Readers may know that for quite some time I have been working on topics in requirements engineering, in particular for safety requirements. They may recall previous posts here at https://abnormaldistribution.org/index.php/2010/11/09/formal-definition-of-the-notion-of-safety-requirement/ and https://abnormaldistribution.org/index.php/2010/11/09/the-parable-of-the-exploding-apples/ as well as the terminology engineering in OPRA at https://rvs-bi.de/publications/books/RVS-Bk-17-02/Ch03-OPRA.pdf and the derivation of demonstrably-relatively-complete safety requirements in Bernd Sieker’s doctoral thesis (in German) https://rvs-bi.de/publications/Theses/Dissertation_Bernd_Sieker.pdf
Unfortunately, requirements analysis and engineering of the sort exhibited in Michael Jackson’s Problem Frames (ACM Press/Pearson Education 2001) is still relatively rare. A couple of years ago, we were advising a large engineering company on transition to a IEC 61508-compatible software development process, and the topic of requirements engineering of course came up. IEC 61508-3 subclause 7.2.2 is where it is. There is mention of the key objective properties of requirements (in this case, restricted to safety requirements) by way of an introductory Note to the subclause, Note 2, which says that
the following properties ……… of the software safety requirements specification should be considered:
- completeness with respect to the safety needs to be addressed by software;
- correctness with respect to the safety needs to be addressed by software;
- freedom from intrinsic specification faults, including freedom from ambiguity;
- understandability of safety requirements;
- freedom from adverse interference of non-safety functions with the safety needs to be addressed by software;
- capability of providing a basis for verification and validation.
Well, that’s not bad. Except that “should” means “recommended”. You don’t have to check completeness and correctness (including presumably consistency). It is just recommended that you do so. (“You have to…” is indicated in IEC standards by “shall”.)
I asked the clients what they did about checking requirements. “We have that sorted.” How? “We use DOORS.”
Exercise for the reader: how many of the recommended states above can be assured by DOORS? Hint: if you answer “none of them”, you won’t be far wrong.
But what prompted me to write this now? A couple of days ago, I had another frustrating experience with defining passwords. I submitted a paper to a journal which uses the submission and management software ScholarOne. You have to register. Now, I thought I had a ScholarOne account because one was set up for me when I was reviewing papers for the IEEE. But ScholarOne apparently didn’t know me from that. So I set up a new “account”. (Exactly why you need an account on a third-party WWW site to submit a paper to a journal is not immediately clear, but I think there are two reasons. One is the usual: this WWW site wants to collect data from people who submit papers to research journals and sell that accumulated knowledge. The second is that if an editor had to go through this laborious procedure for every submitted paper, no editor would ever use the site. Whereas this way the irritation is distributed amongst authors.) When you set up an account, ScholarOne wants you to define a password. It should contain more than 8 characters and 2 or more digits, says the instruction. And it wants you to type it in twice, so that it can check you have typed in the same thing twice and presumably mean it, rather than have inadvertent characters slipping in.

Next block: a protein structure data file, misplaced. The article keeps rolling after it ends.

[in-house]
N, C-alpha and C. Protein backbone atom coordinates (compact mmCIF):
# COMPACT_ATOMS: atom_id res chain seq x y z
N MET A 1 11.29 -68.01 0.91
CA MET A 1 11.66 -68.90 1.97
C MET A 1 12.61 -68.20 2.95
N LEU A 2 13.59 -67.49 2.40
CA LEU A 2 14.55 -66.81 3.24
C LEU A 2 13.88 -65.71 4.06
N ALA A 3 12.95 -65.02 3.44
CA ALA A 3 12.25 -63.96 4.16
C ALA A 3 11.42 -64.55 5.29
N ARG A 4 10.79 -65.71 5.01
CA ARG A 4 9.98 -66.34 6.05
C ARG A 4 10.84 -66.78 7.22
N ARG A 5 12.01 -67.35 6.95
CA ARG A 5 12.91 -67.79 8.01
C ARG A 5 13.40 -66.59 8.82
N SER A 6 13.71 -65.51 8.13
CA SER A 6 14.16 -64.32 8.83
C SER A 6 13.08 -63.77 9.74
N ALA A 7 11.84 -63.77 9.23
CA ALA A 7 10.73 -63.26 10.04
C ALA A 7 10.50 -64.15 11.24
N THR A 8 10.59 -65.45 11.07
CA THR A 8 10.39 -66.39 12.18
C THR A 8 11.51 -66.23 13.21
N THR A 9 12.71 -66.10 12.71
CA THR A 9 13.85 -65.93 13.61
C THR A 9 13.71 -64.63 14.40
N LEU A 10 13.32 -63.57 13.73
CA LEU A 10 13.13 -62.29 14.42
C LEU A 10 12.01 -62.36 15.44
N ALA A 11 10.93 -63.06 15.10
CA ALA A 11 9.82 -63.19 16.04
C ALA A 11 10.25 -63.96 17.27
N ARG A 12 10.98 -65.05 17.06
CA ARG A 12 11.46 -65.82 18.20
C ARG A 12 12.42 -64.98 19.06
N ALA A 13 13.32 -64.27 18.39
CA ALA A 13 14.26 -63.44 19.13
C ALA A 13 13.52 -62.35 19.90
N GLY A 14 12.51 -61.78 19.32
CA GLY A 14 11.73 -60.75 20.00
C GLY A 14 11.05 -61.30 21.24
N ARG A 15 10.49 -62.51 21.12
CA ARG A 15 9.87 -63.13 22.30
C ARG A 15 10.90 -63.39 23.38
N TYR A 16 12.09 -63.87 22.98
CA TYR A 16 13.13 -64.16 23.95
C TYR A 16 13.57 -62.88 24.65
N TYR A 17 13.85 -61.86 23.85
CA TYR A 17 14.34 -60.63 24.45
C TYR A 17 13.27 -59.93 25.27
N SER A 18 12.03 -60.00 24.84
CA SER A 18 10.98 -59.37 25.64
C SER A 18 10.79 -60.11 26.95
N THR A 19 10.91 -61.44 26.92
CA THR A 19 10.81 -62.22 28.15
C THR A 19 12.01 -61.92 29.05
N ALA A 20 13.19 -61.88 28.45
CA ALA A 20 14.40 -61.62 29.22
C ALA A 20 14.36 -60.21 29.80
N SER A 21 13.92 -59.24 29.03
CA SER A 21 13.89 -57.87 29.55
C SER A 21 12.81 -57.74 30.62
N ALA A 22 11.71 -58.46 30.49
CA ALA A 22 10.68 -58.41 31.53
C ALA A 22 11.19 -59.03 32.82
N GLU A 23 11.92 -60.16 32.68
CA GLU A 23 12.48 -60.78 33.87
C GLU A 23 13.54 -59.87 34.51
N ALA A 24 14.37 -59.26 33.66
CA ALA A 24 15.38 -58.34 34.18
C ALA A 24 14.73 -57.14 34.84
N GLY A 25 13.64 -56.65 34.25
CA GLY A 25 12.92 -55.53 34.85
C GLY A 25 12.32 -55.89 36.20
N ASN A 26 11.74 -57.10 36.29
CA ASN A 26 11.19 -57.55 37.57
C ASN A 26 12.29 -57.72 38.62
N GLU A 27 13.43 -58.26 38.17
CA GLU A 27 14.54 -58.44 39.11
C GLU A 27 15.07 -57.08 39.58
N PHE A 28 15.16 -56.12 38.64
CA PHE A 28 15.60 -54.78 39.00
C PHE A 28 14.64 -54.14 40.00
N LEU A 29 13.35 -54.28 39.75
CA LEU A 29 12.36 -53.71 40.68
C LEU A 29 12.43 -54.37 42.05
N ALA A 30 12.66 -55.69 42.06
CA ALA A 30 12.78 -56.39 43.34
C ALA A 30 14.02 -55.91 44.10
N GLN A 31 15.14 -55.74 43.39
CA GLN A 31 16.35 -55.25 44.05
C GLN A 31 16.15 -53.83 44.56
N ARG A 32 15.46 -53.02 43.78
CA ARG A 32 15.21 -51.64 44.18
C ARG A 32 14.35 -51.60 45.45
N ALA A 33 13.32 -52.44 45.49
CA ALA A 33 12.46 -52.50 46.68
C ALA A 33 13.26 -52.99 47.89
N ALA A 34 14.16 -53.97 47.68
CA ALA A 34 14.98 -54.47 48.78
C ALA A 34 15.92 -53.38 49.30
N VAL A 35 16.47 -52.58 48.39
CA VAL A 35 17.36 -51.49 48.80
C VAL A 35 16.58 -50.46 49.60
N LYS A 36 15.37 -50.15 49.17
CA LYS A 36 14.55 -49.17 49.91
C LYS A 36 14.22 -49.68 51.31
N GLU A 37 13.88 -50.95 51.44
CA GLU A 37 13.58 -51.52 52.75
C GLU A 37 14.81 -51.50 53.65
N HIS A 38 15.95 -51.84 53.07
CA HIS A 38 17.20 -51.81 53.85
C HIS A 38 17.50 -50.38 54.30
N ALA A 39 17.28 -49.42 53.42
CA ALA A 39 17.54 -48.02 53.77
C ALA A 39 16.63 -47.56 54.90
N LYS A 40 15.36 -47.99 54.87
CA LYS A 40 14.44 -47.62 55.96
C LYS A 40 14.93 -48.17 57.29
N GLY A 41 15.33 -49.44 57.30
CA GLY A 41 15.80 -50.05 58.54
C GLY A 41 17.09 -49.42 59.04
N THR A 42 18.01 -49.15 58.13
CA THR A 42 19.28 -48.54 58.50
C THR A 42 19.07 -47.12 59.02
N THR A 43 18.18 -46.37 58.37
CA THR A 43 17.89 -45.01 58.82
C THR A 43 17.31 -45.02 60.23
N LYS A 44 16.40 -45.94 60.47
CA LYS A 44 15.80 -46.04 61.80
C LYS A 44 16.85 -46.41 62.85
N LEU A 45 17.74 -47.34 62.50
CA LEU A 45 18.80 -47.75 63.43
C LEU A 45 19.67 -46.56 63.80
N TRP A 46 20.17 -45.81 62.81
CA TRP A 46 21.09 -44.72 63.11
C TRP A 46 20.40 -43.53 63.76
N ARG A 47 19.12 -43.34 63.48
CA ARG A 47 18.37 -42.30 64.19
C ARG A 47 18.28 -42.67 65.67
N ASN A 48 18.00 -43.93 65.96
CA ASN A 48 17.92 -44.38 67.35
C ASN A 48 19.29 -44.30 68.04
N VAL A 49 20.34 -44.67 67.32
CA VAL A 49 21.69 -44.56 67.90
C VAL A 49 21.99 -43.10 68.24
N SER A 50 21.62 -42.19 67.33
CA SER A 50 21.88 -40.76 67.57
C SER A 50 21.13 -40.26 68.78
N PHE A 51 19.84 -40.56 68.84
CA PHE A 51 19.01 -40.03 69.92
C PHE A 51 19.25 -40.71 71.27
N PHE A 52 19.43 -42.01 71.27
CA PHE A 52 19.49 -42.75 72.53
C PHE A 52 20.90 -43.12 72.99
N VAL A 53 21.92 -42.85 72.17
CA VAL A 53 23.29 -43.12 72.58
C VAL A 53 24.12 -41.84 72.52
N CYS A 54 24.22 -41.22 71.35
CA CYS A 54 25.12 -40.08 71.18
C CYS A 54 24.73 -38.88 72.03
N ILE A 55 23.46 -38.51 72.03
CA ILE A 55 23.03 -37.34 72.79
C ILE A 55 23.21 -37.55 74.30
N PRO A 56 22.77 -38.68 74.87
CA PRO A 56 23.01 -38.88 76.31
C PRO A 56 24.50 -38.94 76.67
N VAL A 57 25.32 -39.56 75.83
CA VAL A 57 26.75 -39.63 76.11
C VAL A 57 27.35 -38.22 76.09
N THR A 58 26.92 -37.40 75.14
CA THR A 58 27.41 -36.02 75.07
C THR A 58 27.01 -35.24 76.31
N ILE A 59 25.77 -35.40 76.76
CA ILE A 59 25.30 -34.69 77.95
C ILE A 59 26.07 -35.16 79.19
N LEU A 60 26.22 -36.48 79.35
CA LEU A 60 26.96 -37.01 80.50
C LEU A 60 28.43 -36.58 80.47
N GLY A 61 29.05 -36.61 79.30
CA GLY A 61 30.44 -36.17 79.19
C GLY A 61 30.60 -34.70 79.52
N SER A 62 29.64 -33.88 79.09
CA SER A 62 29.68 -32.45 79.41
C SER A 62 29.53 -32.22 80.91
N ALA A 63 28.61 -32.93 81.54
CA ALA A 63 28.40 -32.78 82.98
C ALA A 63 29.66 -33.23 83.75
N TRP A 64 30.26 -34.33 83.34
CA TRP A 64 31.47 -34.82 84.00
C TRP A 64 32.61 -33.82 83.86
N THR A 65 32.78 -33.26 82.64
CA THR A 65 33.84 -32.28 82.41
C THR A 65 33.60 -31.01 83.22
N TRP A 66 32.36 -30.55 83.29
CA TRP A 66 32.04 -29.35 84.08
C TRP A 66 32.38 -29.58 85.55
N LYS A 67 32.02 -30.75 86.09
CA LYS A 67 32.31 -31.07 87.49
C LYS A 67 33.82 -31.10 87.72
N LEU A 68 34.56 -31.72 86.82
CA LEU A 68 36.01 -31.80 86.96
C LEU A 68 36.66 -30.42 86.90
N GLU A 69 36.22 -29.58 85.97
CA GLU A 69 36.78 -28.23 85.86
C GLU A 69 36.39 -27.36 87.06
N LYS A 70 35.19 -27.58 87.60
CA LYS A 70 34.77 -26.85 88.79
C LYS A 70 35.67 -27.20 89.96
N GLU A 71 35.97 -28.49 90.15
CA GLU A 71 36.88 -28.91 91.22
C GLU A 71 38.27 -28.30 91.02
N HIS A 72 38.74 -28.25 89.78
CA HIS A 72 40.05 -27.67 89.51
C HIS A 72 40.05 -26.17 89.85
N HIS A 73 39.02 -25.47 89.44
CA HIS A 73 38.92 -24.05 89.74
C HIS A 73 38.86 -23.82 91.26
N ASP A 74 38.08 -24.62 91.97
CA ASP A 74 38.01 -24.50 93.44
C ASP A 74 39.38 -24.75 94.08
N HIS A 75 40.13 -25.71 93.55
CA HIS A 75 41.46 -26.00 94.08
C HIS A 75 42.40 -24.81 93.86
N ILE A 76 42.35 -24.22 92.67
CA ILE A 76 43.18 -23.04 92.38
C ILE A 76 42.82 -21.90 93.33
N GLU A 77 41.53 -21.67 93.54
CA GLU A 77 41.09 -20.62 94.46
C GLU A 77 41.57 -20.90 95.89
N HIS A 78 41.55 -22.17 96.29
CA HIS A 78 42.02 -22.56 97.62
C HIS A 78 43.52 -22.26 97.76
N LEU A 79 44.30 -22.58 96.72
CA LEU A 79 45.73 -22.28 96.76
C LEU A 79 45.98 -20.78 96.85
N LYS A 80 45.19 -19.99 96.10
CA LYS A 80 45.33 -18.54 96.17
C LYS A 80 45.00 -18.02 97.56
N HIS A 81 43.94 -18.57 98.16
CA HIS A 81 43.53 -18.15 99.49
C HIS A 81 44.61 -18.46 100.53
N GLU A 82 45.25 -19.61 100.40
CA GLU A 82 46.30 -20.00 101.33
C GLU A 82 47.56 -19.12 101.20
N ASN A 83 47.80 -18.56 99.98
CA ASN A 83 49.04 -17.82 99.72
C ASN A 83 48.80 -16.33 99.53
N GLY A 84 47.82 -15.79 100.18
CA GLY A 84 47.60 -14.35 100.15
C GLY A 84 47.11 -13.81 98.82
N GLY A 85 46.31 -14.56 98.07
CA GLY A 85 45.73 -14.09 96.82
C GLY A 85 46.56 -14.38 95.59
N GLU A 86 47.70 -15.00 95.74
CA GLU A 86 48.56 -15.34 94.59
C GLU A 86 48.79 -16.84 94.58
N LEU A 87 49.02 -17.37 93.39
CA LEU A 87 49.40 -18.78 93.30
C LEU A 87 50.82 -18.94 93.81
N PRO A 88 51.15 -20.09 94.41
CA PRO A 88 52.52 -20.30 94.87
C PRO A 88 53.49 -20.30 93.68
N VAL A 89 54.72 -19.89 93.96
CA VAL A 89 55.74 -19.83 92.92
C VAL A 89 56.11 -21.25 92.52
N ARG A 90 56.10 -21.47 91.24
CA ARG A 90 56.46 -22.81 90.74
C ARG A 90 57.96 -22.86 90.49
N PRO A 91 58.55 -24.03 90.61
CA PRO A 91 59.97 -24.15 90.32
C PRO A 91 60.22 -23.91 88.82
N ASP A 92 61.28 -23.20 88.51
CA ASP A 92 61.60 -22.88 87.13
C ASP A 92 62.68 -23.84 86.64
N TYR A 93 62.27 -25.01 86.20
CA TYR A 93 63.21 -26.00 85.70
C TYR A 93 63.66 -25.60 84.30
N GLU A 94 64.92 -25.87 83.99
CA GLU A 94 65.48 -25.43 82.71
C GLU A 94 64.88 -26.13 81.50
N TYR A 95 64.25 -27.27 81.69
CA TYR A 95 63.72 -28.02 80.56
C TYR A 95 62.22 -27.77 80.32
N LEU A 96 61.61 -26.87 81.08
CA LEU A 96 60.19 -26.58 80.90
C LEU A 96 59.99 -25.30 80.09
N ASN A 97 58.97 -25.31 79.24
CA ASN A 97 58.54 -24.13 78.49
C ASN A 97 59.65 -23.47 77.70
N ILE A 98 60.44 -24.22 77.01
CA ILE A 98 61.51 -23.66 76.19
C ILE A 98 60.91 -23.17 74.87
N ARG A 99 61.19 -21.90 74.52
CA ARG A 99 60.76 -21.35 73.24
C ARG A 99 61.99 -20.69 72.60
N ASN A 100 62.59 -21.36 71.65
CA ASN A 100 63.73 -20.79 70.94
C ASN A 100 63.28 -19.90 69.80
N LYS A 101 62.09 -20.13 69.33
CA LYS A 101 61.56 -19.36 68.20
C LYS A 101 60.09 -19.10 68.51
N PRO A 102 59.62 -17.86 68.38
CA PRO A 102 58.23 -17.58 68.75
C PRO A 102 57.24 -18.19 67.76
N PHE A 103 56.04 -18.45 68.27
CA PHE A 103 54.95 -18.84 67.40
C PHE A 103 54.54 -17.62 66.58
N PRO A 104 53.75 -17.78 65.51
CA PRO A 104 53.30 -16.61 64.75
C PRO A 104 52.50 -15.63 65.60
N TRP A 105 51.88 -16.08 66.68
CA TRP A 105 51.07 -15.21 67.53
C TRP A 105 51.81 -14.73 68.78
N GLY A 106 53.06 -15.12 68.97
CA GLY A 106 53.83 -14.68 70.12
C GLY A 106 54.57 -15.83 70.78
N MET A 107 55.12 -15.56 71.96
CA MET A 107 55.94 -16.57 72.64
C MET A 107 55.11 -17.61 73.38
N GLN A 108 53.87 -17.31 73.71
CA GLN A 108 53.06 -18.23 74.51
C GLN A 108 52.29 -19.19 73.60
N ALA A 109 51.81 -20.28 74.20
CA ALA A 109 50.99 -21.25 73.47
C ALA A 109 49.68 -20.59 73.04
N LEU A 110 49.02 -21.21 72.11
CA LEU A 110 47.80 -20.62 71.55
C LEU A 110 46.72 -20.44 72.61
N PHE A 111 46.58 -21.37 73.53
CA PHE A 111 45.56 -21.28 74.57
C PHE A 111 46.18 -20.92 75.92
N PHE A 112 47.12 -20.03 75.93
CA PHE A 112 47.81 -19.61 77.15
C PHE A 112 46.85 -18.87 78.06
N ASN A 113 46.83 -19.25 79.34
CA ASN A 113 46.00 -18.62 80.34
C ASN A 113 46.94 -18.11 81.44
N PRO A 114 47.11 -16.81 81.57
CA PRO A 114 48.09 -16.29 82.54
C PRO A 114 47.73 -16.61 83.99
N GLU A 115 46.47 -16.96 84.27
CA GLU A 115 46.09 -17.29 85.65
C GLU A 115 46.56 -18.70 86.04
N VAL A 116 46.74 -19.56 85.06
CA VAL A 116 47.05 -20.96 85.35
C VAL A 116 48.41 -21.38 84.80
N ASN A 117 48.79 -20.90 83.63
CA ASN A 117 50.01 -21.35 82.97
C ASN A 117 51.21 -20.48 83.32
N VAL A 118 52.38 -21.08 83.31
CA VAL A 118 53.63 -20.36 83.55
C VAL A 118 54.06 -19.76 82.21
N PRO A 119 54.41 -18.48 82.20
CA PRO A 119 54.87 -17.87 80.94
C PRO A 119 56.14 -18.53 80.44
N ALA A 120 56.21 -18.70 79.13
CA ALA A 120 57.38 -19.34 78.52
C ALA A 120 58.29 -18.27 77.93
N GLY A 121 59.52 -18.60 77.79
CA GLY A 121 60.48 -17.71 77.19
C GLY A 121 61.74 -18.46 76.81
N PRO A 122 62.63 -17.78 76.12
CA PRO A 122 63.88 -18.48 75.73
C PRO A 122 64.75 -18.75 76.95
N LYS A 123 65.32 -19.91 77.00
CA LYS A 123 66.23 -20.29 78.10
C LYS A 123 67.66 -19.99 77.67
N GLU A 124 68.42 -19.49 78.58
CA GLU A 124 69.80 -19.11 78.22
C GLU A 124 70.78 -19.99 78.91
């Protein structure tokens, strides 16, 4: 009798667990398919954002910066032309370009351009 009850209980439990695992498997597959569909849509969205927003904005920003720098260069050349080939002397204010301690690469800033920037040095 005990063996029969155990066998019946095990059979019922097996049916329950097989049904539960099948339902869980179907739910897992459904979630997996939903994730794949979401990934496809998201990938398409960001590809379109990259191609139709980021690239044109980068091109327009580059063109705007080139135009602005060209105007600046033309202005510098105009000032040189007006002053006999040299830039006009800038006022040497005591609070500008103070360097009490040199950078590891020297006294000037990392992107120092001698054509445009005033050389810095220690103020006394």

So I typed in a password in my usual style, and typed it in again. Result “your two passwords do not match”. Duh. Try again. Same thing. Check I didn’t inadvertently hit “caps lock” in the middle, and type in again, slowly and deliberately, with a couple of seconds pause. Same thing. Refresh, back out of the page, start again. Type in carefully, twice. Same thing.
Wait a minute. Wake up. You’ve been here before, PBL. Some sites don’t like punctuation symbols, which people like me have been using in passwords — well, since the 1970’s, when it used to be a sign that you were a “real” computer person. Go alphanumeric. Now, ScholarOne likes my password.
Some designer designed that interface; somebody wrote that code which checked typed-in password attempts and only accepted alphanumerics. Somebody forgot to say so in the instructions. And somebody wrote the code which said “your two passwords do not match” in response to two matching attempts which include non-alphanumeric characters. Very basic requirements engineering was not followed.
What would we thereby be inclined to think about the rest of this extensive SW product?
A colleague read this note and mailed me an example which ties the two themes of requirements consistency checking and password requirements specification together:
I went to register on a site recently and it said, with regard to choice of password:
- Must be at least 10 characters long.
- Must contain at least one upper-case and lower-case letter or be 20 characters long.
- Must contain at least one number or be 20 characters long.
- Must contain at least one punctuation mark/symbol or be 20 characters long.
- Must not contain sequential characters or be 20 characters long. e.g. 123 or abc.
- Must not contain site info such as site name…
- Must not contain user info such as your name.
- Password must match confirm password field.
It says that the password must not be 20 characters long, having previously given that as an alternative to meeting other conditions…